The EU CBAM initially applies to imports in five emissions-intensive sectors deemed at greater risk of carbon leakage: cement, iron and steel, aluminium, fertilisers, and electricity.

Loss of domestic sovereign capacity creates broader economic risks for the Australian economy and clean energy transition.

Making Australia a renewable energy superpower and leader in areas such as critical minerals will require essential industrial inputs – like steel, cement and aluminium.

Domestic capacity reduces Australia’s vulnerability to international supply chain shocks.

Today I am pleased to announce the next steps in the review of whether a CBAM, or other carbon leakage policy options, are right for Australia.

My department will underake the review with the help of academic expertise, about which I will be making further announcements.

But I can advise the review will look at:

·        An assessment of the carbon leakage risks
·        Development of policy options to address carbon leakage
·        And critically, an assessment of the feasibility of an Australian Carbon Border Adjustment Mechanism, particularly in relation to steel and cement.

My Department has put together a team to deliver this review in parallel to the broader work being undertaken on the Net Zero 2050 plan and six sectoral plans.

We intend for the review to consult extensively with two rounds of public consultation, including calls for written submissions.

The team will engage with key stakeholders including industry, peak business groups, experts and researchers, Commonwealth and State and Territory government agencies, international trading partners, relevant international bodies and the broader community.

The final review report will be finalised in the third quarter of 2024.

Detailed design of any agreed policy options would take place after the review and will be taken into account in the Government’s Net Zero 2050 plan.

While some in industry think a CBAM or other policy response can be implemented quickly, experience with the EU makes clear a range of complex policy issues need to be examined carefully.

While we intend to learn from the EU’s extensive work, any policy for the Australian policy context will need to account for our national circumstances.

Key issues for consideration would be the measurement of emissions embedded in traded goods, carbon costs in countries of origin, how to adapt to policy changes over time and nature of obligations on importers and exporters.

Australia also needs to carefully consider its trading relationships, consistency with international trade rules and interoperability with other schemes such as the EU.

While there has been a lot of focus on CBAMs, we intend for the review to think broadly about the possible carbon leakage policies that could complement and support the Safeguard Mechanism reforms and welcome business engagement in this process.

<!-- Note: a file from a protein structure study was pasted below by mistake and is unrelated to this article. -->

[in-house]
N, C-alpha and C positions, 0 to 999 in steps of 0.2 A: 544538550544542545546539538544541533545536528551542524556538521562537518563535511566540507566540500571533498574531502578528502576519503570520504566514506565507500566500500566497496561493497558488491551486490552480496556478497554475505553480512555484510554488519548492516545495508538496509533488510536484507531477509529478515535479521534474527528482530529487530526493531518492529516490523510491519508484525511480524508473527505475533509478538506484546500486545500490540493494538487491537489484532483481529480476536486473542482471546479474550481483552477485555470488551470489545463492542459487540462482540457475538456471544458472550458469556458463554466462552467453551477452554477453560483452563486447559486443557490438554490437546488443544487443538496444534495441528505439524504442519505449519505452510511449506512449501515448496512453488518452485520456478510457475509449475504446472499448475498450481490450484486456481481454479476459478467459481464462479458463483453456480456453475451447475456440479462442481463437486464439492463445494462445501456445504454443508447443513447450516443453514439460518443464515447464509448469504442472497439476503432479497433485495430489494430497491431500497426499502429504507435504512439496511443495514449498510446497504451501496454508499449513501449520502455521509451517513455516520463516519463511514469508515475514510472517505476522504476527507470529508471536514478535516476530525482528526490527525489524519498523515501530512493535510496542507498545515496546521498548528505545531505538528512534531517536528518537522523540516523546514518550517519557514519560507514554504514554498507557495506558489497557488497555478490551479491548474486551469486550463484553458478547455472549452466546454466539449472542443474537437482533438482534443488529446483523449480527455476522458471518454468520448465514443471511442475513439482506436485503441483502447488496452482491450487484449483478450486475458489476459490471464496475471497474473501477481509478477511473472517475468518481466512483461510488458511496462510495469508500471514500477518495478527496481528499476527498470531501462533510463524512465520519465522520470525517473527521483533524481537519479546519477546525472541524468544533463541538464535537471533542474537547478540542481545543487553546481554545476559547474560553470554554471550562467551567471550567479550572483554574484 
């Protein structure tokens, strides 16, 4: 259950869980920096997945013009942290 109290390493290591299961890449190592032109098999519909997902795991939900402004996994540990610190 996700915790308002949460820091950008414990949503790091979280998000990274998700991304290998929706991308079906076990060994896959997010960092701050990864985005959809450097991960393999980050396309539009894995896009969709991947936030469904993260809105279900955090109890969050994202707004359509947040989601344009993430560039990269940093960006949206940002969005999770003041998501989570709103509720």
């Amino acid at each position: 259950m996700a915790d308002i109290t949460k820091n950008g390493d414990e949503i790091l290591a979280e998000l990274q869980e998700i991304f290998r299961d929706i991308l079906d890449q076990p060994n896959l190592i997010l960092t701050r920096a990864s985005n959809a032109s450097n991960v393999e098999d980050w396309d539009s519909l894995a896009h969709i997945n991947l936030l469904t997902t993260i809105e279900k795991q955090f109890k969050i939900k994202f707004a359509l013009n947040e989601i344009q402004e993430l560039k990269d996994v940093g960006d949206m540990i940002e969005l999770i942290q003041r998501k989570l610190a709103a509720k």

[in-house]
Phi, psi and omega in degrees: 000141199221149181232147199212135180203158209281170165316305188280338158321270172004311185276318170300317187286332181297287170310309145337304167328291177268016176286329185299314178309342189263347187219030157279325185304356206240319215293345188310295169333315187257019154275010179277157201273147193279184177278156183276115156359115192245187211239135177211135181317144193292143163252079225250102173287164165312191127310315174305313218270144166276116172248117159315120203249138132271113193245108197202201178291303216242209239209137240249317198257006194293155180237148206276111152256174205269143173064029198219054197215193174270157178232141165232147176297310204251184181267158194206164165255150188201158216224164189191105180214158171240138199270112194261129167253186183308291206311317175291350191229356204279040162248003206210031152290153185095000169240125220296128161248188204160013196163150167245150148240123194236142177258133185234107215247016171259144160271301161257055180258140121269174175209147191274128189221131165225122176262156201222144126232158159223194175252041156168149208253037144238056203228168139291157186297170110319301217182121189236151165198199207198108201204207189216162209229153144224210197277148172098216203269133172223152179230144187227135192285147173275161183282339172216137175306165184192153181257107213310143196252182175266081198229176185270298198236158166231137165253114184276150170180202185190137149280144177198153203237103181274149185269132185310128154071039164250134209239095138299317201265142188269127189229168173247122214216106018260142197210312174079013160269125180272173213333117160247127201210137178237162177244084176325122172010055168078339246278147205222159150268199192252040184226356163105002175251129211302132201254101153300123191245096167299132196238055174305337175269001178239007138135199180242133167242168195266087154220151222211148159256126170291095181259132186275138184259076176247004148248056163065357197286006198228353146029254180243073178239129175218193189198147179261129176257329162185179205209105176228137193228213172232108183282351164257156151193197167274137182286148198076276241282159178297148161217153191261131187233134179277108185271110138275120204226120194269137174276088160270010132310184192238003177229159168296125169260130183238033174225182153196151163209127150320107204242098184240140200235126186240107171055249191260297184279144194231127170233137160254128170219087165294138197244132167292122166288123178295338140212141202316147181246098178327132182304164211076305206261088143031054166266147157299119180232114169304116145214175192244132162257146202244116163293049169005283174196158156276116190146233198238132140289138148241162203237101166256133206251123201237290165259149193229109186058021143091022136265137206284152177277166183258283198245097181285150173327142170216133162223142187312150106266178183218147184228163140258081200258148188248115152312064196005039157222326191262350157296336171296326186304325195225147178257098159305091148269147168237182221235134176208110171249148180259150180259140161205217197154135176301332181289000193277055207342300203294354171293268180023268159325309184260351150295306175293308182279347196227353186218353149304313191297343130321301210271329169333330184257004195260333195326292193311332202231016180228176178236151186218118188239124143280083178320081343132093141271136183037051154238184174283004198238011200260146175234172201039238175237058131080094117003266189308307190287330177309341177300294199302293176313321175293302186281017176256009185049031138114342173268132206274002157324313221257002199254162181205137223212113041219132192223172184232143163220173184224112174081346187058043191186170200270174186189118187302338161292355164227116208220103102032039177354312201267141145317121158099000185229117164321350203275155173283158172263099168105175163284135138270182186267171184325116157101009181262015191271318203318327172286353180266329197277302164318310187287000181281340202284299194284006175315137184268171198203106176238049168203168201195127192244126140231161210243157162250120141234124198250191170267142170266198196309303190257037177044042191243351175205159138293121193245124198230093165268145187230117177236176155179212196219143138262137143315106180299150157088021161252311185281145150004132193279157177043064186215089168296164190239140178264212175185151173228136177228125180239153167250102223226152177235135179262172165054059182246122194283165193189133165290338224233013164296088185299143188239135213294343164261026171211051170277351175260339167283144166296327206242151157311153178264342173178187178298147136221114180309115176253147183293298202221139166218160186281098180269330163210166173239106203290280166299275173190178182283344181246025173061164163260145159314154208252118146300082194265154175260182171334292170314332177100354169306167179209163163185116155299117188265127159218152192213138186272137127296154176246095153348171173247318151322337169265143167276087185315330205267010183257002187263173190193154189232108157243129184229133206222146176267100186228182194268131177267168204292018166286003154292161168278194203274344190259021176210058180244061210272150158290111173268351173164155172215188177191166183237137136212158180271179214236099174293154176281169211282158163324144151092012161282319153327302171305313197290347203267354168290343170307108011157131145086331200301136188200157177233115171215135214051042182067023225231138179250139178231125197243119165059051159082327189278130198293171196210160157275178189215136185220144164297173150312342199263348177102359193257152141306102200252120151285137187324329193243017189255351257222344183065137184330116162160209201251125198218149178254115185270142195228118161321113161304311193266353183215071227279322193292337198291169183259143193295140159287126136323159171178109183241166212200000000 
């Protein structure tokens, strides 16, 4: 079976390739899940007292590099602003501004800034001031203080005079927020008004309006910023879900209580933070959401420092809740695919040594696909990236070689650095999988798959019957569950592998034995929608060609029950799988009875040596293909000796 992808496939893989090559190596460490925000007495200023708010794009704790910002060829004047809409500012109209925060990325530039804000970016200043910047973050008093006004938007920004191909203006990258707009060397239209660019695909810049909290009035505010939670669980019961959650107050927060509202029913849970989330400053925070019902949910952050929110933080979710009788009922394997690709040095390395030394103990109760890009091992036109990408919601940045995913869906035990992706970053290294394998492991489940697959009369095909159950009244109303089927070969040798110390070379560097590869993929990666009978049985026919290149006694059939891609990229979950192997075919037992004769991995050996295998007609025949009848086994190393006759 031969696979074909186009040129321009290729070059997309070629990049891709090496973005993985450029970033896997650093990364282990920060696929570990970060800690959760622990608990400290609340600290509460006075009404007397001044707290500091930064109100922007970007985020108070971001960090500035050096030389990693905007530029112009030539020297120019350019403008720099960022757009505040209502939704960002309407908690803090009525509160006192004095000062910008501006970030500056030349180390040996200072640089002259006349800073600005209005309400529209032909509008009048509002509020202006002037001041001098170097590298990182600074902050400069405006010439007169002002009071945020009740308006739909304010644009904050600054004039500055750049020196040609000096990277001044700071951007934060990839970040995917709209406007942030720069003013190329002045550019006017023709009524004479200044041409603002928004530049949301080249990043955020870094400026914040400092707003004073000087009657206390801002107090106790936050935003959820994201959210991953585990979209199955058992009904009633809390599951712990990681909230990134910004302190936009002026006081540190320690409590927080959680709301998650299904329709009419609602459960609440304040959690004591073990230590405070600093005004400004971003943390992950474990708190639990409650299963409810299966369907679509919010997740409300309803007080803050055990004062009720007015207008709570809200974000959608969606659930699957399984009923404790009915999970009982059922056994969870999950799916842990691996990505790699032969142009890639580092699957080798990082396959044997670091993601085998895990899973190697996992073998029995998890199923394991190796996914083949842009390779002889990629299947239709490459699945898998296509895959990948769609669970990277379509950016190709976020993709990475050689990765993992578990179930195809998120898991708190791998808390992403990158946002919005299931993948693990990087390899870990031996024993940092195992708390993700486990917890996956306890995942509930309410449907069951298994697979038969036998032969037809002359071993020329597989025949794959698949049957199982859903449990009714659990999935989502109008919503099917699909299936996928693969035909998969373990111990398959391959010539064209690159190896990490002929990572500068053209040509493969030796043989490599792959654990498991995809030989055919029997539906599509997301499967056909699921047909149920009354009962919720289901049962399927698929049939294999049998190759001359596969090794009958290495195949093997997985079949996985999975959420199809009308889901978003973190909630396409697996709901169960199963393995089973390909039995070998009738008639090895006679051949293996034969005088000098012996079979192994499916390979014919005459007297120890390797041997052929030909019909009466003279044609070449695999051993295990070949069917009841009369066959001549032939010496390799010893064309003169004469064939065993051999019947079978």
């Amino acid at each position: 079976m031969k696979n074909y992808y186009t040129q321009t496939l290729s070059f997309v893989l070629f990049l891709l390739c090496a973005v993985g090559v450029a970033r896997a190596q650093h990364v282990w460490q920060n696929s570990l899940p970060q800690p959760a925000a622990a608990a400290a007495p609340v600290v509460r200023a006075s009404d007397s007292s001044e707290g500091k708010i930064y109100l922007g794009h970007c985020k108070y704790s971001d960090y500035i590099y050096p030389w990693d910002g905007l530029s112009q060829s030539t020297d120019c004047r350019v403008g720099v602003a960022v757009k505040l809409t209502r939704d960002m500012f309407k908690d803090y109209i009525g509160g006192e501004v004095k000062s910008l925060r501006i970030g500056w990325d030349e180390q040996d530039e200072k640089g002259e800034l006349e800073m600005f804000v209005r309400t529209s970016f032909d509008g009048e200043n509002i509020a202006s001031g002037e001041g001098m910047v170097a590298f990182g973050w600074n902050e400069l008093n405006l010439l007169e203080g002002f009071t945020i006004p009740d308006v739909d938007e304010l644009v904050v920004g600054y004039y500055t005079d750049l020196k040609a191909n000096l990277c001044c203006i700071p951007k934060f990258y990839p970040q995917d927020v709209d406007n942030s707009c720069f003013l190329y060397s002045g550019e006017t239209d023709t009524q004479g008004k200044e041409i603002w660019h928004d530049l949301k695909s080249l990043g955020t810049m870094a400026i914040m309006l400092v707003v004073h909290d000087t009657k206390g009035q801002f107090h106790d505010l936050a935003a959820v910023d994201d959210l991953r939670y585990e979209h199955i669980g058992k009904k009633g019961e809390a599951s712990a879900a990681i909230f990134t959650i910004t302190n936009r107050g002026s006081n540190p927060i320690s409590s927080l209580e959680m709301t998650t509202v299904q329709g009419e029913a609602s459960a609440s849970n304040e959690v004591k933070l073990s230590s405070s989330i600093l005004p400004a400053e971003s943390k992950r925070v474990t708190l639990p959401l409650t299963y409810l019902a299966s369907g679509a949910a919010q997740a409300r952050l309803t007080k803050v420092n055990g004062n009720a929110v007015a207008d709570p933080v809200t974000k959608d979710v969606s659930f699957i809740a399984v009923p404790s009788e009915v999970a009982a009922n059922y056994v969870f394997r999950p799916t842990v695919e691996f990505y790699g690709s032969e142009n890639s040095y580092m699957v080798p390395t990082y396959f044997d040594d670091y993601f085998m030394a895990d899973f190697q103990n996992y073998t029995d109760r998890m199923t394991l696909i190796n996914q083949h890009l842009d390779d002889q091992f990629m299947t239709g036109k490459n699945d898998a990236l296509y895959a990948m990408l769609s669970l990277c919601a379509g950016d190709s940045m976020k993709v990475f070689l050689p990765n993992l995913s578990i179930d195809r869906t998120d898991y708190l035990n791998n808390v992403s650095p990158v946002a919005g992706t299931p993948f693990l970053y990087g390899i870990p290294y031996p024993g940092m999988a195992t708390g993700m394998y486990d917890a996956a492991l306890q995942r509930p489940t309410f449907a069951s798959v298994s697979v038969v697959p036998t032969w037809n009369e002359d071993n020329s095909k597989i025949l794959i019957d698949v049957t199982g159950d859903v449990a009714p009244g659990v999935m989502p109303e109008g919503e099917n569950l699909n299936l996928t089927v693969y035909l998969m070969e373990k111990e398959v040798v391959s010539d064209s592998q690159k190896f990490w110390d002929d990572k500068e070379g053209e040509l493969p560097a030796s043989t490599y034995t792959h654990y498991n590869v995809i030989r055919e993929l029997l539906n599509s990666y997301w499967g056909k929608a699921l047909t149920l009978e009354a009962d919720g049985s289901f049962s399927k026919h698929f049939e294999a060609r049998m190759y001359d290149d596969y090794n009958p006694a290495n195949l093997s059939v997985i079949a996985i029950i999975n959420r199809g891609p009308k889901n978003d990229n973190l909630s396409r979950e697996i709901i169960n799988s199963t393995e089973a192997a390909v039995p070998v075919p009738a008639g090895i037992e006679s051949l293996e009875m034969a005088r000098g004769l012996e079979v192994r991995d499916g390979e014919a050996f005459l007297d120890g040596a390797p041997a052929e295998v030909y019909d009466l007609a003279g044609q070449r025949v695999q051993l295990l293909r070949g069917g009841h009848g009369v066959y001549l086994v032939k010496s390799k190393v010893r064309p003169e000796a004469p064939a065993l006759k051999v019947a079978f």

While we are undertaking a significant volume of work to ensure our policy settings are calibrated to capitalise on Australia’s potential as a renewable energy powerhouse, far too many newspaper column inches are being spent on what is a rather large attempted distraction; the idea of nuclear power of Australia.

I’m not going to spend too long on this today, but I do want to make a couple of points.

I'll say it simply: nuclear power for Australia doesn't stack up.

We hear a lot about small modular reactors.

In some ways SMRs are small.  Their output is low: 300MW compared to around 2GW for many power stations.

In other ways they are not small.  Conservative estimates put their cost at $5 billion.  Likely much more.

$5 billion for 300MW is a lot of dollars, for not many megawatts.

The AEMO and CSIRO Gencost report has made clear the hierarchy of costs: renewables being the cheapest and nuclear being the most expensive –

With the more likely high end cost of SMR power being $349 MWh while firmed renewables are $100 at the highest possible end, and as low as $65 MWh.

There has been some criticism of the Gencost Report in one newspaper and in Parliament recently.

As AEMO has made clear in response: " Recent media commentary that AEMO’s Integrated System Plan (ISP) does not include transmission and storage, as well as generation costs associated with providing electricity to Australian customers is wrong."

“The plan looks at the generation mix into the future, and includes transmission and storage needed to keep the lights on.”

While debate is healthy and no organisation is above scrutiny, I have been disappointed with the tone of the some of the commentary around Gencost.

In particular I was disappointed to see the Shadow Minister for Energy refer to Gencost last week as "Labor's Gencost" with no mention of two of our most important agencies in CSIRO and AEMO.

The implication that this is anything but the most rigorous and independent work of two respected and independent agencies is unbecoming and inaccurate.


The economics of climate change and action on climate is the most exciting area of modern economics in my view.

Because so much is at stake. 

The impacts on the planet of failing to tackle emissions urgently are dire.

The impacts on our economy of getting the policy settings right and unleashing investment in job creating decarbonisation is positive and enormous.

We all have a role to play in this massive undertaking. 

And I look forward to discussing this massive economic transformation with you now.